June 23rd, 2006
Yes, psychologist Cliff Arnall is at it again. You may remember him as the man who fronts PR based research for Walls Ice Cream and Sky Travel (amongst others) using formulas to show how different days of the year are the happiest, saddest, luckiest and so on.
Some journalists and many academics have expressed concern about Arnall’s work. A growing body of criticism about the accuracy of his formulas and professional practice has appeared in newspaper articles and blogs. But that’s not stopped the press generally running stories based on his research on a regular basis.
Today is apparently the ‘happiest day’ – explained by the ‘formula’ O + (N x S) + Cpm/T + He. O stands for being outdoors and outdoor activity, N for nature, S for social interaction, Cpm for childhood summers and positive memories, T for temperature and He for holidays and looking forward to time off.
Which assumes we’re all enjoying outdoor activities in a natural environment, joined by other people, and with the added supposition that we all enjoyed holidays and warm summers, with happy childhood memories. If nothing else, the latter idea of a warm English summer ought to show up this formula as rubbish.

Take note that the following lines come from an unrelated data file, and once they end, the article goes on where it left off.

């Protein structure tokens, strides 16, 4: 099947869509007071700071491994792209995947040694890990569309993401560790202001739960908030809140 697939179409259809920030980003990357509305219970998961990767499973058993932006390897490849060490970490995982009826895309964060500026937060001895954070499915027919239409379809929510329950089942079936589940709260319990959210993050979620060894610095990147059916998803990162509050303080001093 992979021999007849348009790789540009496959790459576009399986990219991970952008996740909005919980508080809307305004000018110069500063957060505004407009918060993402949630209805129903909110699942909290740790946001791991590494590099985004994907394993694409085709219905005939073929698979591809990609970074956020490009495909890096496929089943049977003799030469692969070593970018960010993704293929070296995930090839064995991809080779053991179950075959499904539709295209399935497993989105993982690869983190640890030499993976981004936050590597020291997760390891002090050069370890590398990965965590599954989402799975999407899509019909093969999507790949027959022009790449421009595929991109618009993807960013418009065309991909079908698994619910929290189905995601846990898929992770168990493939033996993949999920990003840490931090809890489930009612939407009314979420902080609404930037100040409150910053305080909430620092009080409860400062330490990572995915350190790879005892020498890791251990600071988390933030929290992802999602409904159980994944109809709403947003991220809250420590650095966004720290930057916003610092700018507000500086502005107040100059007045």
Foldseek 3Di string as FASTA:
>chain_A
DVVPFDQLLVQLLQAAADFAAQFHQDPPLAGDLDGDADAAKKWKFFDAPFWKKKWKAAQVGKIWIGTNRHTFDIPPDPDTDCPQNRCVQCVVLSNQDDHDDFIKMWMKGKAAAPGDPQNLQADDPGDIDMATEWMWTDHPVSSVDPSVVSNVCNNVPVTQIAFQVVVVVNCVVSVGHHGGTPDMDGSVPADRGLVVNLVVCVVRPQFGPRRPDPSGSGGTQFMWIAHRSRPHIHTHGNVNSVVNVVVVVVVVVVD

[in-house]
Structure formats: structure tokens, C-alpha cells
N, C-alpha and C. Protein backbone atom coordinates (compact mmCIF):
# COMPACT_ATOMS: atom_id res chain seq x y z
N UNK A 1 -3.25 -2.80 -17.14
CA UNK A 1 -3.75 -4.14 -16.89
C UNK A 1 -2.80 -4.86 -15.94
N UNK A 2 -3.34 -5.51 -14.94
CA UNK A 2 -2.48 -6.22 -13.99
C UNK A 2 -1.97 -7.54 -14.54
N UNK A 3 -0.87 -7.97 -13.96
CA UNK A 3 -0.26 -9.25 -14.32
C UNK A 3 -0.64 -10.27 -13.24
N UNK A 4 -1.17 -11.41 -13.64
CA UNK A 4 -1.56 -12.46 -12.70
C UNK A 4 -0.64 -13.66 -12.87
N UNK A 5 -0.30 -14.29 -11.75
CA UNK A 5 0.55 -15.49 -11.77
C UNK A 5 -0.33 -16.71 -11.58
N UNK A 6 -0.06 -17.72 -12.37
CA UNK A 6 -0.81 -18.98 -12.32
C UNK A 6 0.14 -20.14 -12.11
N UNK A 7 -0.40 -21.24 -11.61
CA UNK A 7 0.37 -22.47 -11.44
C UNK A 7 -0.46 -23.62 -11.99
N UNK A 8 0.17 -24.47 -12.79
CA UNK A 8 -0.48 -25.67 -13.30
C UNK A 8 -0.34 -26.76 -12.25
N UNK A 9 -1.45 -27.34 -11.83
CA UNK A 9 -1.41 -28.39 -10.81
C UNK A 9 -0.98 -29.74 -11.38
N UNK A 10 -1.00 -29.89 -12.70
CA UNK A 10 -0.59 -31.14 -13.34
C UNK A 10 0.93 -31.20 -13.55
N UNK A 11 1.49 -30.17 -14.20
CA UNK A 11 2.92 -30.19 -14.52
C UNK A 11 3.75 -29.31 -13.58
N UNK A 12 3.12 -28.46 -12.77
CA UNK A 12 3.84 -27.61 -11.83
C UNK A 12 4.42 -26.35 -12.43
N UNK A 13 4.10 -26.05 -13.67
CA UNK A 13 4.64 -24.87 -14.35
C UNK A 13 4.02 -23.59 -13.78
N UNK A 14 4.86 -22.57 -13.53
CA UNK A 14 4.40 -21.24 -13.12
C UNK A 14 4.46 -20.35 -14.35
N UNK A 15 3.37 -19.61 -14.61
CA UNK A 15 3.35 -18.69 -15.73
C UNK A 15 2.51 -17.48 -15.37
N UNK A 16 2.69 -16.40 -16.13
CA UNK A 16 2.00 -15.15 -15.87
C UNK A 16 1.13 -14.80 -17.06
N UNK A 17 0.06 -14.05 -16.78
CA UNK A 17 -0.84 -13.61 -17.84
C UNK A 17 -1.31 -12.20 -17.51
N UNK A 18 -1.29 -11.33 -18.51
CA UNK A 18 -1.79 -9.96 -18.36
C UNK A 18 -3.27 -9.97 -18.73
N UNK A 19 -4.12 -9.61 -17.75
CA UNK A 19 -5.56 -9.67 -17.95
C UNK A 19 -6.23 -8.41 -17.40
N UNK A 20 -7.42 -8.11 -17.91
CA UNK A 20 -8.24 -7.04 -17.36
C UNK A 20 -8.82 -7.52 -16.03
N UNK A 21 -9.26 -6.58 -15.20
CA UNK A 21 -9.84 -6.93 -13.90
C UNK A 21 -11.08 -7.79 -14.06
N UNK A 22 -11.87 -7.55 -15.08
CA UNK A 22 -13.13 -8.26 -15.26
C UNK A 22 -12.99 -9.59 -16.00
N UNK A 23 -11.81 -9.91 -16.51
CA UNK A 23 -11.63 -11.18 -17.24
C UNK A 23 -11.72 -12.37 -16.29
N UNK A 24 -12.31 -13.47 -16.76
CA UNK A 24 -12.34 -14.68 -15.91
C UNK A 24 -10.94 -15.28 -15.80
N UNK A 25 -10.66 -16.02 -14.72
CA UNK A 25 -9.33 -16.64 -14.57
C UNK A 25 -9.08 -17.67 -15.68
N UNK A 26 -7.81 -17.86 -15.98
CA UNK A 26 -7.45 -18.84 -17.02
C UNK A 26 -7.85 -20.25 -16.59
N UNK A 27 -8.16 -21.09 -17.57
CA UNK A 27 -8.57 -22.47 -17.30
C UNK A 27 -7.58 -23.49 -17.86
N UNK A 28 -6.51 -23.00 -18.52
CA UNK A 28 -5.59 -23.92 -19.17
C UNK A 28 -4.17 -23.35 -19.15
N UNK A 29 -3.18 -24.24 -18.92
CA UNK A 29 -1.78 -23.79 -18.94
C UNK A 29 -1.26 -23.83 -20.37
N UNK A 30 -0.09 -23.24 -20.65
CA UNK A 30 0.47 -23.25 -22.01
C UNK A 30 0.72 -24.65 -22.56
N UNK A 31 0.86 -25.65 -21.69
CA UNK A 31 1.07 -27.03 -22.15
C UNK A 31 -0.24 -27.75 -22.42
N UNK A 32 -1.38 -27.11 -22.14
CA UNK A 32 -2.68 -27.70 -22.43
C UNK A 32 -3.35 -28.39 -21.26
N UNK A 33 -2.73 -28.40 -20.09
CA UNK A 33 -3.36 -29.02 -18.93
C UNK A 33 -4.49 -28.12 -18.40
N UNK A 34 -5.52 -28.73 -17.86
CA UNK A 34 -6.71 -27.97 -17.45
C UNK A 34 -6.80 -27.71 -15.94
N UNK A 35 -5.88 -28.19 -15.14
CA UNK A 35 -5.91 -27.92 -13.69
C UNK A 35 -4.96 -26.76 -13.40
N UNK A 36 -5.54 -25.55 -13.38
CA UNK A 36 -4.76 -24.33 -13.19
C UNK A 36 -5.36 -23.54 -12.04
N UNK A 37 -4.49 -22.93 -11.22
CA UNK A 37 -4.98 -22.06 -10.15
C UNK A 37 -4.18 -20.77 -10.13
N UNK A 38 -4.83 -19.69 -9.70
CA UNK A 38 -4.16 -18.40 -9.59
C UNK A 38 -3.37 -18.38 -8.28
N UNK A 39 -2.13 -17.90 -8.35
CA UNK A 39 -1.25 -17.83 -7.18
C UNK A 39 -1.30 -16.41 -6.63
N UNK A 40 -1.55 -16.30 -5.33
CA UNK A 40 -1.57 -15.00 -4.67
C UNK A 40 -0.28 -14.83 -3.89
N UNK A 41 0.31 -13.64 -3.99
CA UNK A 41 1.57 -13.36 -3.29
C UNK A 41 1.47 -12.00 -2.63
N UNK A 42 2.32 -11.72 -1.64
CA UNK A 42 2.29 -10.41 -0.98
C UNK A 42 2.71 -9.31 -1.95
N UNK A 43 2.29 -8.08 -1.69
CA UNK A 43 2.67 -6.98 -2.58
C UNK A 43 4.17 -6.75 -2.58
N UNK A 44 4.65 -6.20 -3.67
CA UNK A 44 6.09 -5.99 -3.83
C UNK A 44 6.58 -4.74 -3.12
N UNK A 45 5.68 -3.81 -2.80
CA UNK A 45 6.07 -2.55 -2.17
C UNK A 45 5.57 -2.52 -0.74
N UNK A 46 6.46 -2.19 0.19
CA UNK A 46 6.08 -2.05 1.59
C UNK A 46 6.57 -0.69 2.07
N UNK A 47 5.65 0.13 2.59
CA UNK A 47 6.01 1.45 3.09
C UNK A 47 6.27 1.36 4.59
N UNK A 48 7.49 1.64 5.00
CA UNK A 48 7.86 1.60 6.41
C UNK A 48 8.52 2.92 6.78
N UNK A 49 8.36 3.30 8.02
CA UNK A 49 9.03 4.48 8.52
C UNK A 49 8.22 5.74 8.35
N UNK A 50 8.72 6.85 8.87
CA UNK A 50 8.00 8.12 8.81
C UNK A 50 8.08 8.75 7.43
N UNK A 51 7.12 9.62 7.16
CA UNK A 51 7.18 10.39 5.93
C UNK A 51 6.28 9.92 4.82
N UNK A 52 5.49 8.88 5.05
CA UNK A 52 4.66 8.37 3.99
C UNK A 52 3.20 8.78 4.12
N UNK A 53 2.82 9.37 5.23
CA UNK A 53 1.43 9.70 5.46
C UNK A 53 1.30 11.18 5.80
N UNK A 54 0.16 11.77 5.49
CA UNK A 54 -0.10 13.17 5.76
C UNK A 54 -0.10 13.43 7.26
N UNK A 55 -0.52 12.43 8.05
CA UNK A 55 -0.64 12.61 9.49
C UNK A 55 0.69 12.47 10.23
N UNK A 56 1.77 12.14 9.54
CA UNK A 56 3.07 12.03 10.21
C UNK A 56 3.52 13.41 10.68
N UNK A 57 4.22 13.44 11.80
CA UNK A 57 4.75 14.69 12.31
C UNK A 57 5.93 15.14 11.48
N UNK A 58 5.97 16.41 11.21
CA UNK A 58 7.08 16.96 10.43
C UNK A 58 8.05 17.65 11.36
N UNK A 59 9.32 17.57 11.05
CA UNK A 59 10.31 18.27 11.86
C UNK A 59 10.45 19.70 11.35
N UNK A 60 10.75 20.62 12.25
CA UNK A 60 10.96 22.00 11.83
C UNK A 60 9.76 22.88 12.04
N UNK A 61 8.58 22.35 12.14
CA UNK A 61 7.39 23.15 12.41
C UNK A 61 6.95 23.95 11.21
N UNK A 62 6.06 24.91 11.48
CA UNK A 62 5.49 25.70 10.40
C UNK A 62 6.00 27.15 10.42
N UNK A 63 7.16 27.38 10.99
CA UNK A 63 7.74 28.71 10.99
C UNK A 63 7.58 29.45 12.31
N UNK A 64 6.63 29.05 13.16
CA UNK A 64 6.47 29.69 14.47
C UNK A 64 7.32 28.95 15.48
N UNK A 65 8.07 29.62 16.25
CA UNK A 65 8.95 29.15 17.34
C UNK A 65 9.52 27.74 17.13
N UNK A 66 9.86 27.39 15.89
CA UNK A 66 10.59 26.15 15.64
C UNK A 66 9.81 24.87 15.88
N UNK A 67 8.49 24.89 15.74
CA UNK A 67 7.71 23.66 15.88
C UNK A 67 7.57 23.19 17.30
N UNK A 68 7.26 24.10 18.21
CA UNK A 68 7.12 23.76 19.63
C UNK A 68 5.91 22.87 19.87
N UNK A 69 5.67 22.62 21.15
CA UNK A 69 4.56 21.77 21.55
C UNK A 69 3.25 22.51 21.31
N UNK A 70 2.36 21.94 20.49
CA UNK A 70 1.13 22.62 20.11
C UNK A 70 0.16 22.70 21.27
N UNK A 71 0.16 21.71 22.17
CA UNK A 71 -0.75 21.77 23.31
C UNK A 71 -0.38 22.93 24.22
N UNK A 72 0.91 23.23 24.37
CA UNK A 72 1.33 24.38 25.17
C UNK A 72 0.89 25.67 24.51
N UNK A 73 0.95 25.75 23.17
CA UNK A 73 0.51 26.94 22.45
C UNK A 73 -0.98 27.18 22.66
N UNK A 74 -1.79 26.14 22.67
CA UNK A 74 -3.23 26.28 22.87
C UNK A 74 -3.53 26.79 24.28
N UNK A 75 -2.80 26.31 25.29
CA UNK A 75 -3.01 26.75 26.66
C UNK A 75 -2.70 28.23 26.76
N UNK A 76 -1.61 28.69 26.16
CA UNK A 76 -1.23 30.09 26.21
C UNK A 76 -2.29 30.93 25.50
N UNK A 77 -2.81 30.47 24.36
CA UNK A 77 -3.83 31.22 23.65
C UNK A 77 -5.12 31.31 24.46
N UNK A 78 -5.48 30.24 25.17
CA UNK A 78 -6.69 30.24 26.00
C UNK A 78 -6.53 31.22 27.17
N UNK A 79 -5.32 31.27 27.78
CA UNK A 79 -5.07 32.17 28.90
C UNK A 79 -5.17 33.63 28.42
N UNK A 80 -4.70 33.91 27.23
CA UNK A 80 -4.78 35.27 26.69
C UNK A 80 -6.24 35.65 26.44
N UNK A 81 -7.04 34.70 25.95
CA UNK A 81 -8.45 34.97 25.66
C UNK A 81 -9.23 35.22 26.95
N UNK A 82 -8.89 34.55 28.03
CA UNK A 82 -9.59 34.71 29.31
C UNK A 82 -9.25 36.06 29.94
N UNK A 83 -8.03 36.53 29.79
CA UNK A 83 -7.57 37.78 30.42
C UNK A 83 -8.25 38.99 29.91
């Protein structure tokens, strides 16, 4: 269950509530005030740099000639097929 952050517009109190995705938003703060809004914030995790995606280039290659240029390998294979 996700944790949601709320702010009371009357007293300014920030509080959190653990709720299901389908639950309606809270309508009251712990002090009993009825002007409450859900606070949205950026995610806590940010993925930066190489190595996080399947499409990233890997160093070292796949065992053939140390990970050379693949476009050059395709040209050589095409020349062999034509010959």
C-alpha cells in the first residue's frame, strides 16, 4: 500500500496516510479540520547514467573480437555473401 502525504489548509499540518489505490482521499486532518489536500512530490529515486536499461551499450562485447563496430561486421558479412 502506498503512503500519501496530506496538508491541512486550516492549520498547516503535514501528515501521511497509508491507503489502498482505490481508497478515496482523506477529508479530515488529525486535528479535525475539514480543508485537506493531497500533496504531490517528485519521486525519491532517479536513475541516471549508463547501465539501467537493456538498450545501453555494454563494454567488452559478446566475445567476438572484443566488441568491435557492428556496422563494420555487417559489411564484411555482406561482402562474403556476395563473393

Of course it’s a formula created for a piece of free advertising for an ice-cream manufacturer (because whilst reminding us what a happy day it is, we’re also encouraged to celebrate it with a nice ice cream).
I don’t need a formula to encourage me to eat ice cream. I do it regardless of the day of the year. Although I’m more likely to tuck into a nice tub of Ben & Jerry’s when I’m depressed. As a result, on this ‘happiest day of the year’ this bad science story has led to me eating a whole tub of ice cream this evening.Tweet